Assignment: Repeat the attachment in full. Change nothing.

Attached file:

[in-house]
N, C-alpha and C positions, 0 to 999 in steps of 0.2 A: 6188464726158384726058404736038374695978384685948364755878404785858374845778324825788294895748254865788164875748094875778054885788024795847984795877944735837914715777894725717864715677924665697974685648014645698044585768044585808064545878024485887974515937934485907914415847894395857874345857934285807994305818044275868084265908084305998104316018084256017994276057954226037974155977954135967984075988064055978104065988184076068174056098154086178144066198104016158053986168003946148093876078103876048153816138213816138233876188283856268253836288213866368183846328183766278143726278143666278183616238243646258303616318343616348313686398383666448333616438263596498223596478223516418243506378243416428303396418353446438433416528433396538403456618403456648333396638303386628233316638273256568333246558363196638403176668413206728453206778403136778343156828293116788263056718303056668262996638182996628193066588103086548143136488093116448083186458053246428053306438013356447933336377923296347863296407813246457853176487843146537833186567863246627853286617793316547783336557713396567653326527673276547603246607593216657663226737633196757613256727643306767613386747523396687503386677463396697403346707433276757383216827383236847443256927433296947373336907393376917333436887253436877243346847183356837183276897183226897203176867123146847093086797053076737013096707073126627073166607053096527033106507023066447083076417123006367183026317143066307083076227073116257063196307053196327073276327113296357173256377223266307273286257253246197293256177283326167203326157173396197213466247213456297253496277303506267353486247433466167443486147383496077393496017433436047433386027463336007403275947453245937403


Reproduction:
[in-house]
N, C-alpha and C positions, 0 to 999 in steps of 0.2 A: 6188464726158384726058404736038374695978384685948364755878404785858374845778324825788294895748254865788164875748094875778054885788024795847984795877944735837914715777894725717864715677924665697974685648014645698044585768044585808064545878024485887974515937934485907914415847894395857874345857934285807994305818044275868084265908084305998104316018084256017994276057954226037974155977954135967984075988064055978104065988184076068174056098154086178144066198104016158053986168003946148093876078103876048153816138213816138233876188283856268253836288213866368183846328183766278143726278143666278183616238243646258303616318343616348313686398383666448333616438263596498223596478223516418243506378243416428303396418353446438433416528433396538403456618403456648333396638303386628233316638273256568333246558363196638403176668413206728453206778403136778343156828293116788263056718303056668262996638182996628193066588103086548143136488093116448083186458053246428053306438013356447933336377923296347863296407813246457853176487843146537833186567863246627853286617793316547783336557713396567653326527673276547603246607593216657663226737633196757613256727643306767613386747523396687503386677463396697403346707433276757383216827383236847443256927433296947373336907393376917333436887253436877243346847183356837183276897183226897203176867123146847093086797053076737013096707073126627073166607053096527033106507023066447083076417123006367183026317143066307083076227073116257063196307053196327073276327113296357173256377223266307273286257253246197293256177283326167203326157173396197213466247213456297253496277303506267353486247433466167443486147383496077393496017433436047433386027463336007403275947453245937403